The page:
Last edited: Sep 21, 2009
  6. Sep 22, 2009 #5
    So in laymans terms, can you see how I can use the Levenberg-Marquardt to solve equation 1 to find approximations of a and b, if i have lots of data for Tk?
     
  7. Sep 22, 2009 #6

    hotvette

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    Yes, but I presume you mean ordered pairs [itex]\big( k_i, t(k_i) \big) [/itex]
     
  8. Sep 22, 2009 #7
    well if tk = equation 1, i want to solve equation 2 for a and b, is that the same?
     
  9. Sep 23, 2009 #8

    hotvette

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    Sort of. Need to be careful of terminology: tk is an experimentally determined data point. Equation 1 is the idealized function that is suppose to represent the data, but doesn't precisely do so because of experimental error associated with the data points. The method to estimate the parameters a & b is least squares. Equation 2 is the least squares problem to solve based on the desired fitting function (i.e. equation 1).

    Thus, if you have a bunch of experimentally determined data points tk, estimates of the parameters a & b can be found by minimizing equation 2. I hope this helps explain the situation.

    One thing that seems odd is the use of k in equation 2. The index k is meant to represent the index of data points, but k is also used within the fitting function itself (i.e. equation 1). Either that's a typo or the "x" values associated with the data points is really 0,1,2...n.
     
  10. Sep 23, 2009 #9
    OK, will check the k issue, thanks for that. So what you are saying is once you have the data points for tk, i can use the least squares method to solve for a and b for non linear estimates.

    So it may just be syntax, but the S(a,b,co) confuses me a bit, does that mean I am solving for a,b and co? Does normal least squares method work for finding estimates of two unknown variables?
     
  11. Sep 24, 2009 #10

    hotvette

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    Correct. Least squares can be used to find estimates for a and b. But, since Equation 1 is nonlinear in a & b, the nonlinear least squares algorithm needs to be used, which means an iterative solution process based on initial guesses for a & b.

    Hard to say w/o seeing the article, but it may be subtle terminology. Out of context I would read equation 2 as involving three unknowns. But, you said in an earlier post that you already knew c0. If that's true, I would write equation 2 as S(a,b) = ......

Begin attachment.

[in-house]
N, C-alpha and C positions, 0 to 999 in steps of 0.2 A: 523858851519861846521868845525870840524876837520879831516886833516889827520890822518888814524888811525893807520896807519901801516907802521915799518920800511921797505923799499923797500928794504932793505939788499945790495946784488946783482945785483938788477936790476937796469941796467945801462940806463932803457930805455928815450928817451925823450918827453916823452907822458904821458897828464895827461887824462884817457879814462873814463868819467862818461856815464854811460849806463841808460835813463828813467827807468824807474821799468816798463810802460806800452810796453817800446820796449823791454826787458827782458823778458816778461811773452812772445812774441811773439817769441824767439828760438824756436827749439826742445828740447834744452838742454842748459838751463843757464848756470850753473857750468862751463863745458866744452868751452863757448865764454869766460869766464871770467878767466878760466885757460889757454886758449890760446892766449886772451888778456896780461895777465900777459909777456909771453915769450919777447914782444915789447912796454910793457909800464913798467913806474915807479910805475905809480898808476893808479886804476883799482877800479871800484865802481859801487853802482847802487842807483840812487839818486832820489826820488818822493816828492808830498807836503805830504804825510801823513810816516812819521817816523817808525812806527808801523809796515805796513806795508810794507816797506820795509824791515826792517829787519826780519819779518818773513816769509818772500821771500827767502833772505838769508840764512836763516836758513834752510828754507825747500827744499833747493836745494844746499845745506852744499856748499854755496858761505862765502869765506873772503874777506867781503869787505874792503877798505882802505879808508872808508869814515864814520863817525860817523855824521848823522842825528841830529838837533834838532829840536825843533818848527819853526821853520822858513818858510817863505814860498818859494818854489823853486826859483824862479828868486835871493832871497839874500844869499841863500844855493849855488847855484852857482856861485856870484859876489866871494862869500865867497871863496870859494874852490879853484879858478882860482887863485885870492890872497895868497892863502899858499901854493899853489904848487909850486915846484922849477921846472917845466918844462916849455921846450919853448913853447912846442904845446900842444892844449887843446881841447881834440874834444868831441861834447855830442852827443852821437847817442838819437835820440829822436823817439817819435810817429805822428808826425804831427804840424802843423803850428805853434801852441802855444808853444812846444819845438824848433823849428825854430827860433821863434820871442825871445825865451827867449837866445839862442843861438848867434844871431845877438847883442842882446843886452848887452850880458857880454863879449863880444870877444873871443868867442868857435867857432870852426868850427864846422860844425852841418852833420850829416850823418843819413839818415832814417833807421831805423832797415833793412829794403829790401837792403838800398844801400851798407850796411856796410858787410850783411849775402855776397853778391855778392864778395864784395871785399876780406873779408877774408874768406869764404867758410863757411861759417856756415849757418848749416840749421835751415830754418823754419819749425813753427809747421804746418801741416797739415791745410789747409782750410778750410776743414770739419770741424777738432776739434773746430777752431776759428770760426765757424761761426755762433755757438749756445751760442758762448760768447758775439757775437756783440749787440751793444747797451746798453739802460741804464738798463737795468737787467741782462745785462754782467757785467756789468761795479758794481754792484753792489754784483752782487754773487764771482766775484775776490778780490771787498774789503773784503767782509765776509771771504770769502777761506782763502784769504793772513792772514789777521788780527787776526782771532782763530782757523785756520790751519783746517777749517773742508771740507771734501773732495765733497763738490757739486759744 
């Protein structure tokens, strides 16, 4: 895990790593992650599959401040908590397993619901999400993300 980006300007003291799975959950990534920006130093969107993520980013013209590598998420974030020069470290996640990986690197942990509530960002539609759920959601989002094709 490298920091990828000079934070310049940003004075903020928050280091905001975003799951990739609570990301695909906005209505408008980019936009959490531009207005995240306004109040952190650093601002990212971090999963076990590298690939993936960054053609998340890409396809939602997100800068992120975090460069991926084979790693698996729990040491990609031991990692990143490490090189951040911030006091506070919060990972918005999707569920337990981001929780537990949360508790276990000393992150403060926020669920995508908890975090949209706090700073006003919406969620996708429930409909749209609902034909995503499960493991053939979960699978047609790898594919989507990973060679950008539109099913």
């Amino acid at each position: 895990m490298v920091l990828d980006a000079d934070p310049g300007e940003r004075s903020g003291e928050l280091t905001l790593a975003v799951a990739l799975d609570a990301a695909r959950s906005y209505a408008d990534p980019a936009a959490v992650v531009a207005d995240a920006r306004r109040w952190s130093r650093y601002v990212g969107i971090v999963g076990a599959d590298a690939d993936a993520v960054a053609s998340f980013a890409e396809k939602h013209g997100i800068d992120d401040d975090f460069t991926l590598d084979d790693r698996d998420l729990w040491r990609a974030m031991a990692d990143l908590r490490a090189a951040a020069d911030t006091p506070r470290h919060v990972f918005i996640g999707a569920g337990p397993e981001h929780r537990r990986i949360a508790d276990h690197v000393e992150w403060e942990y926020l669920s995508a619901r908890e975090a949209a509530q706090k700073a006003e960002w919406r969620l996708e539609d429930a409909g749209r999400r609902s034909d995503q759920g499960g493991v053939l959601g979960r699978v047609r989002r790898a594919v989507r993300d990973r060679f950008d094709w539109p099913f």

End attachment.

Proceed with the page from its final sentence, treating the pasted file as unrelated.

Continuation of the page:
Least squares can be used for finding estimates for as many unknowns as you have (and the computational resourses to calculate). I've heard of problems with thousands of unknowns or more.
     
    Last edited: Sep 24, 2009
  12. Sep 25, 2009 #11
    OK, so will i end up with a couple of simultaneous equations to get each approximaiton for a and b?
     
  13. Sep 25, 2009 #12

    hotvette

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    Correct, but it is an iterative process because the problem is nonlinear. You start with initial guesses for a & b. Then solve the least squares problem for [itex]\delta a[/itex] and [itex]\delta b[/itex] based on a linearized version of equation 1, update the values of a & b, and repeat until you have converged values for a & b. That's the way nonlinear least squares works.

    I think you are at a disadvantage because you are jumping into a nonlinear least squares problem before understanding the basics of linear least squares.
     
  14. Sep 29, 2009 #13
    Hi again, sorry long delay.

    Have been looking over what i have on least squares curve fitting, and i was wondering how to tell to what order my curfe fit will have to be to give an acurate representation of the data, the article i got it from used that Levenberg-Marquardt method, did that mean that they didnt need to worry about the order, it just found a good result for a and b and c0? My notes on least squares say that the final equation representing the data will be a quadratic?
     
  15. Oct 1, 2009 #14

    hotvette

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    This is confusing. Pls explain what you mean by "order" and "quadratic". It almost sounds like you are talking about polynomial fitting functions.

    Can't you post relevent pages of the article? You are asking how to interpret an article we can't see.
     
  16. Oct 2, 2009 #15
    Sorry I was confusing both of us, when I tried to math your post you wrote at Sep21-09, 02:56 PM and my notes on least squares. I will have to find a good tutorial on this Levenberg Marquardt thing now. I understand that it is doing linear regression then Newton-Gauss method, to minimise, but not too sure about the Newton-Gauss bit at mo.
     
  17. Oct 2, 2009 #16
    Wow, I never saw that tutorial at the bottom of all your posts:

    3. Linear Least Squares, Non-Linear Least Squares, Optimization

    Better have a read.